Apple anniversary is milepost on tech highway
Breakthroughs from Apple and other technology innovators are presented in various parts of the newspaper, depending on the product and approach. They may run on Page One, in the business section, on lifestyle pages or with entertainment news. Challenge the class to think of more topics that "float" easily between sections because they interest workers, investors, consumers, students or others.
Apple’s new products and 30th anniversary are presented as news, even though the articles benefit a company competing to make money. Ask students to find examples of coverage that probably helps a business or an industry, and then offer arguments for and against that type of "free advertising" in news columns. When is it legitimate? What standards can editors use to be fair?
Reports on music downloads, cool web sites and other technology developments show how newspapers raise awareness of things that can be "rivals" for readers’ time and attention -– just as they do with coverage of movies, TV, radio, live entertainment and even local athletic events. Invite class members to discuss why newspapers do this and who benefits from such coverage.
A hugely successful California company created by two personal technology industry visionaries turns 30 this week. Apple Computer was founded by college dropouts Steve Jobs and Steve Wozniak, who filed partnership documents on April 1, 1976. As it turned out, their business was no April Fool’s Day joke.
Apple has profits, global influence and an image of creating hip, innovative products – notably the Mac desktop computer, the iPod digital player and the iTunes online shop with 99-cent music downloads. Even Pope Benedict XVI now wears earbuds plugged into a sleek iPod Nano, a recent gift from Vatican Radio staffers. In accepting the 2-gigabyte gadget with a 500-song capacity, the pontiff noted that "computer technology is the future."
Apple’s next splash is expected to be an iTunes Movie service offer full-length feature film downloads, a move that Amazon also reportedly is planning. That convergence of entertainment, marketing and technology would be the latest example of high-speed developments that are making this more of a Tech Planet and changing how we shop, communicate, learn and relax.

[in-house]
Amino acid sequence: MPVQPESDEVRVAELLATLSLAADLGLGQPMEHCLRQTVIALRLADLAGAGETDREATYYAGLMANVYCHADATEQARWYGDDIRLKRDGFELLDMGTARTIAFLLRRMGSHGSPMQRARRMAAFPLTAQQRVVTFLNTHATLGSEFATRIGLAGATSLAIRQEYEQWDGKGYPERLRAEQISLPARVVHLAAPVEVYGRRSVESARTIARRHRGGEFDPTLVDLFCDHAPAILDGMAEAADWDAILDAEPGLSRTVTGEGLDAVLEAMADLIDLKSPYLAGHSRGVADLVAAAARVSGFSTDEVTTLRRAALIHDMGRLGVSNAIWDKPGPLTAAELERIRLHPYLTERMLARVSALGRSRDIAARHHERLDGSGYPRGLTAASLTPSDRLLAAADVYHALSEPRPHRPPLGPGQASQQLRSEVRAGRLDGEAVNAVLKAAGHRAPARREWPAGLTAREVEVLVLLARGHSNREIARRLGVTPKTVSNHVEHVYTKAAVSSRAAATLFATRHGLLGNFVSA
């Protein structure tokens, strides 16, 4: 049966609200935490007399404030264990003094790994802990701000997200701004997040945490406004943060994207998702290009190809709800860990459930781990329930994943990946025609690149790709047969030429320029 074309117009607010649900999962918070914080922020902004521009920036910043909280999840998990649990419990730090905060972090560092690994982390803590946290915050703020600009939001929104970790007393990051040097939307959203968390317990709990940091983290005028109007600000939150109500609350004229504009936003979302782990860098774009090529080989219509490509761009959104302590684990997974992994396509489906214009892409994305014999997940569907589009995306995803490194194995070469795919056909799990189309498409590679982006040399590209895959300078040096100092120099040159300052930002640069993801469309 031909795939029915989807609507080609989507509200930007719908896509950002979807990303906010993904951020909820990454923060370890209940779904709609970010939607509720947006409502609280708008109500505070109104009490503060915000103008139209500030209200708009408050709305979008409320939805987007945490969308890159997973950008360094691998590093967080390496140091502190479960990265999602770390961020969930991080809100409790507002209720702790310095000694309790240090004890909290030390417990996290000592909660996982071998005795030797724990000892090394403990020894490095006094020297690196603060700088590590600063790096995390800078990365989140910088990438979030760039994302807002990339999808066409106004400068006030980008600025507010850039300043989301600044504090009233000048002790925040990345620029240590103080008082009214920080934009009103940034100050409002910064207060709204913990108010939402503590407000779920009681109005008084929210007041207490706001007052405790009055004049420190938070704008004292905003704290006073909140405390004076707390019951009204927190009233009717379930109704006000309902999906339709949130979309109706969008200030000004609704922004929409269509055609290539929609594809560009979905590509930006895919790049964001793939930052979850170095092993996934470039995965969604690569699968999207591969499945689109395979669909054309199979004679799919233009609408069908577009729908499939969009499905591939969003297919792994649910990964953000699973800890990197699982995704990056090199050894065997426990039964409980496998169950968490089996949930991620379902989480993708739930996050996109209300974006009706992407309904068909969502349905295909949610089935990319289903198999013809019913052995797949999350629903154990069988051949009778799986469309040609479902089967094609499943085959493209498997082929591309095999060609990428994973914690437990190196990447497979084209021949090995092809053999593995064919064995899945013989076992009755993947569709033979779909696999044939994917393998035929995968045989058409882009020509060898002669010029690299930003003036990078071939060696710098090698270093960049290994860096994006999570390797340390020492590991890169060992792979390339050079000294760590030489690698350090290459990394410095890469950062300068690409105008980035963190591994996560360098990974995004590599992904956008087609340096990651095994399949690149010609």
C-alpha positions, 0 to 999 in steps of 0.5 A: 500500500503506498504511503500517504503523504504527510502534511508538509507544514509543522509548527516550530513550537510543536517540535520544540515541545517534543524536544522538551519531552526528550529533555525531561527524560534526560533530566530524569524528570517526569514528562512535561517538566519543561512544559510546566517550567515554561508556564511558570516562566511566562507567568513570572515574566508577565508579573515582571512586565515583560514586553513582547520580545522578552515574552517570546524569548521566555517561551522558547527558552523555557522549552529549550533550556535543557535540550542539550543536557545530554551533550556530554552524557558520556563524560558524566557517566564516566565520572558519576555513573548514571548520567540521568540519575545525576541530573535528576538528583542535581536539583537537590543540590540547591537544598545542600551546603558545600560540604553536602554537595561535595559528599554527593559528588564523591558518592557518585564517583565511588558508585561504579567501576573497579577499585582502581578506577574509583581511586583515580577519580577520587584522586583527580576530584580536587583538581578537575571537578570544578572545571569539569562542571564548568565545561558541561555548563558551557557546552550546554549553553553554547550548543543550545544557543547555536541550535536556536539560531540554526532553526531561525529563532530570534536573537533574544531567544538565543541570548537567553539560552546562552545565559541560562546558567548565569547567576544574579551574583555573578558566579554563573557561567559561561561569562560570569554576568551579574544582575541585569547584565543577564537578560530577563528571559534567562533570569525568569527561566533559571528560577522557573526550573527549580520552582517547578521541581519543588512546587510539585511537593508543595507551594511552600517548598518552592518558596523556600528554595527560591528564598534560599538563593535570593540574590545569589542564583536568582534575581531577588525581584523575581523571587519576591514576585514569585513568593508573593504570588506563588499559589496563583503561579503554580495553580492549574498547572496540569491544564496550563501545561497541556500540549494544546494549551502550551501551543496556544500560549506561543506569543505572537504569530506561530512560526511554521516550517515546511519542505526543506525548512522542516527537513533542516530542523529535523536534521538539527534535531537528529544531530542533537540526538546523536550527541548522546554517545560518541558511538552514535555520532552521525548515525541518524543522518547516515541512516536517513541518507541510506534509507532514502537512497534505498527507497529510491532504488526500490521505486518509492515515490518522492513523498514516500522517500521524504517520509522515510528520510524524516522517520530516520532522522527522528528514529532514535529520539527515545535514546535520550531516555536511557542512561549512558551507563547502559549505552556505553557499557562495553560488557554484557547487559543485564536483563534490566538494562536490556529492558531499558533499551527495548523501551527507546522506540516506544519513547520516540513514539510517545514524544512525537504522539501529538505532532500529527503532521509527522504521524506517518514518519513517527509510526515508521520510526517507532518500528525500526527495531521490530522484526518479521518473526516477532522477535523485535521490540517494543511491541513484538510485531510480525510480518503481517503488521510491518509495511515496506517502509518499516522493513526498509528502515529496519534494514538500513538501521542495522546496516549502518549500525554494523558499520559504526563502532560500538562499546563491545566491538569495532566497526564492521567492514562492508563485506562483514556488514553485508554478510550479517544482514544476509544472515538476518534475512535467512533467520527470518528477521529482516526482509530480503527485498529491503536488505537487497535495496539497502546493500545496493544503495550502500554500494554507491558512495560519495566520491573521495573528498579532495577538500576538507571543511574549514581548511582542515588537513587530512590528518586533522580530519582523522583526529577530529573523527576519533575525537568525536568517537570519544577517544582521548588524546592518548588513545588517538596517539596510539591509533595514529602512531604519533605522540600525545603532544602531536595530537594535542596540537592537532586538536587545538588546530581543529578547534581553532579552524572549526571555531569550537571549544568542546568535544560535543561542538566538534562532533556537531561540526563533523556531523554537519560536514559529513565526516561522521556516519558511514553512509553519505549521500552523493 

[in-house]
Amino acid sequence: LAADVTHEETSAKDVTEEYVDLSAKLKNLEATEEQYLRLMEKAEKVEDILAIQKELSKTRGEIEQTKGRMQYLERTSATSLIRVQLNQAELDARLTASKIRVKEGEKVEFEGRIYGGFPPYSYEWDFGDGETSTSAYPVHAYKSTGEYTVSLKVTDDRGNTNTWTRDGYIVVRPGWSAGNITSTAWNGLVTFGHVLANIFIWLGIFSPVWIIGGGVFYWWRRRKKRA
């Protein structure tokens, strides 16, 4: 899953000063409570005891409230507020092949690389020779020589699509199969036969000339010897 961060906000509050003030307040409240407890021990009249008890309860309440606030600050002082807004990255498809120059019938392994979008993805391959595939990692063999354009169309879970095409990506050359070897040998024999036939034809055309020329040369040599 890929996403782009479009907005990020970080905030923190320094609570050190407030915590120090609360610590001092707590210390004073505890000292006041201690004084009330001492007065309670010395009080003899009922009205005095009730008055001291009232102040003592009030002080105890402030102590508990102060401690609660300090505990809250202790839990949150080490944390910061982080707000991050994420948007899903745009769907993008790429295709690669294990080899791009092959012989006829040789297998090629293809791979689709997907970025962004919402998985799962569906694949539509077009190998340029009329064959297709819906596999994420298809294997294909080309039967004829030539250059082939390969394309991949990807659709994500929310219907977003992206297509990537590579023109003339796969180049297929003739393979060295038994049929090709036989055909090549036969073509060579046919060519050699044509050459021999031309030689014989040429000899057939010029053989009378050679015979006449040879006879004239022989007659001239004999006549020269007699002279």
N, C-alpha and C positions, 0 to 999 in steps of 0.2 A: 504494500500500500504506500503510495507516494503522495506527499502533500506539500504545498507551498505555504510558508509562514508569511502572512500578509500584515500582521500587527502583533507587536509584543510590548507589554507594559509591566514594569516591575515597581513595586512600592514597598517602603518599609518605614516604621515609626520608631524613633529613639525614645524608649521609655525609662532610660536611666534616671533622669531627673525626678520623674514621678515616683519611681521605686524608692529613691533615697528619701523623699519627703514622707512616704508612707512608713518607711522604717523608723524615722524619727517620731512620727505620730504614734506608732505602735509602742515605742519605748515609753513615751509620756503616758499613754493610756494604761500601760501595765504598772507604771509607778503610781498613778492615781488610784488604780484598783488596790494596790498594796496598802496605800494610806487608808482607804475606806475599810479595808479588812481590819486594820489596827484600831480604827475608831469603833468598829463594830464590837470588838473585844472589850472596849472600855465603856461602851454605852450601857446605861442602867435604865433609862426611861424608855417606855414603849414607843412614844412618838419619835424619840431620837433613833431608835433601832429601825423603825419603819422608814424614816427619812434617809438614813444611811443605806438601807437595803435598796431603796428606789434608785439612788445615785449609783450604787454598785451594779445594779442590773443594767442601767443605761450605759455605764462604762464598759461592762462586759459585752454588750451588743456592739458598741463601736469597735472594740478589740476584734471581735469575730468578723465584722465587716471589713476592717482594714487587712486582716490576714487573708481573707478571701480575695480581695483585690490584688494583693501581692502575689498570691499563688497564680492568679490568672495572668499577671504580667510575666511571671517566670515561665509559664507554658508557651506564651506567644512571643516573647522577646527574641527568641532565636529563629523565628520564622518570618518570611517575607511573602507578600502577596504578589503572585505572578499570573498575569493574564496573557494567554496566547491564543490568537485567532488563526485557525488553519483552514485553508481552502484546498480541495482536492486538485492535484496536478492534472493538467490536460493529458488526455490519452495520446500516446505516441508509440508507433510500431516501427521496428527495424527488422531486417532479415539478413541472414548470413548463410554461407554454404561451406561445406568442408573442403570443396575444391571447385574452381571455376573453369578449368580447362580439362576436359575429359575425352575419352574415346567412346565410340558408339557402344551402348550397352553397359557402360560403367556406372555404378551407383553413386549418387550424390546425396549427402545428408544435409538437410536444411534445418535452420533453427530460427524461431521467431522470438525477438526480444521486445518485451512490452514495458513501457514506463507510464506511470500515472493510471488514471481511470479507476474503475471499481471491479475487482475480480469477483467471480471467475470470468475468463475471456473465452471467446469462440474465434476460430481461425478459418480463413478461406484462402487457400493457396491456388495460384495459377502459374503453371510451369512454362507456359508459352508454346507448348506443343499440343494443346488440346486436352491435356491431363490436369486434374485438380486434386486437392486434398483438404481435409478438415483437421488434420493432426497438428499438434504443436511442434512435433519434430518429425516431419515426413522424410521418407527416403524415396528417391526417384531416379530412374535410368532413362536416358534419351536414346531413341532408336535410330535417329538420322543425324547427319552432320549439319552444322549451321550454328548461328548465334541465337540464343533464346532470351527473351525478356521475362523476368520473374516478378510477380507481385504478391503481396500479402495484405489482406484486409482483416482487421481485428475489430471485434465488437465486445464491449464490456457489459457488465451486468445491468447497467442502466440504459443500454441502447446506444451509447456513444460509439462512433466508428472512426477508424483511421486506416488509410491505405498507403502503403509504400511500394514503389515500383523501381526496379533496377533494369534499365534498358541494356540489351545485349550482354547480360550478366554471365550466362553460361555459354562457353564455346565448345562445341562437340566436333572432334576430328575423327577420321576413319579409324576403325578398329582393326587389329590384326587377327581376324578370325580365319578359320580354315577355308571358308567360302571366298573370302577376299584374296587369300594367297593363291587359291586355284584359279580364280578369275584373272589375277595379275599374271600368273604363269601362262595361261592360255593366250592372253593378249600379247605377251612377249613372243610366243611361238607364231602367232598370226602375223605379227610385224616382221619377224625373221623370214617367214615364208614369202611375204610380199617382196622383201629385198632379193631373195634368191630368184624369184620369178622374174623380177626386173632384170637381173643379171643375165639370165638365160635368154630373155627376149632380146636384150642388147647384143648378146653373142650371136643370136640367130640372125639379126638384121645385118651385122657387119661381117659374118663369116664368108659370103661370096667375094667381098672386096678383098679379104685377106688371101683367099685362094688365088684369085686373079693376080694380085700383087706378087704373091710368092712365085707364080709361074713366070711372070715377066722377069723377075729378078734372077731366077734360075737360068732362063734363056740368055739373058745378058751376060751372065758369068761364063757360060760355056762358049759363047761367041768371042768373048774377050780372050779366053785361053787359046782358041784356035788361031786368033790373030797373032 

Impact of iPod: Apple’s device, introduced in 2002, holds more than 80 percent of the market among digital music players and has sold more than 42 million units worldwide. It and iTunes have popularized the notion of music -- and now video -- on-the-go. They also spawned the modern explosion in podcasts, or self-made broadcasts of audio programming over the Internet to portable gadgets.
What’s new from Apple: Steve Jobs, Apple’s CEO, introduced the iPod Hi-Fi in late February. It uses stereo-style speakers as an alternate way to play iPod downloads, and can be plugged into an electric outlet or operate from six batteries. It even charges the iPod while playing.
What’s new from others: Vending machines aren’t just for candy and beverages anymore. The latest models being tested will rent DVDs, with up to 200 choices, and sell food alongside gas station fuel pumps. The screen shows a list of product categories. The customer can view images of more than 2,000 items, available by touching the image. Automated equipment delivers selections product from inside the machine and places it on a conveyor belt which delivers it to a slide-out delivery door. If tobacco or alcohol is selected, the customer is asked to slide an ID card into a slot so it can be digitally photographed and verified by a clerk.
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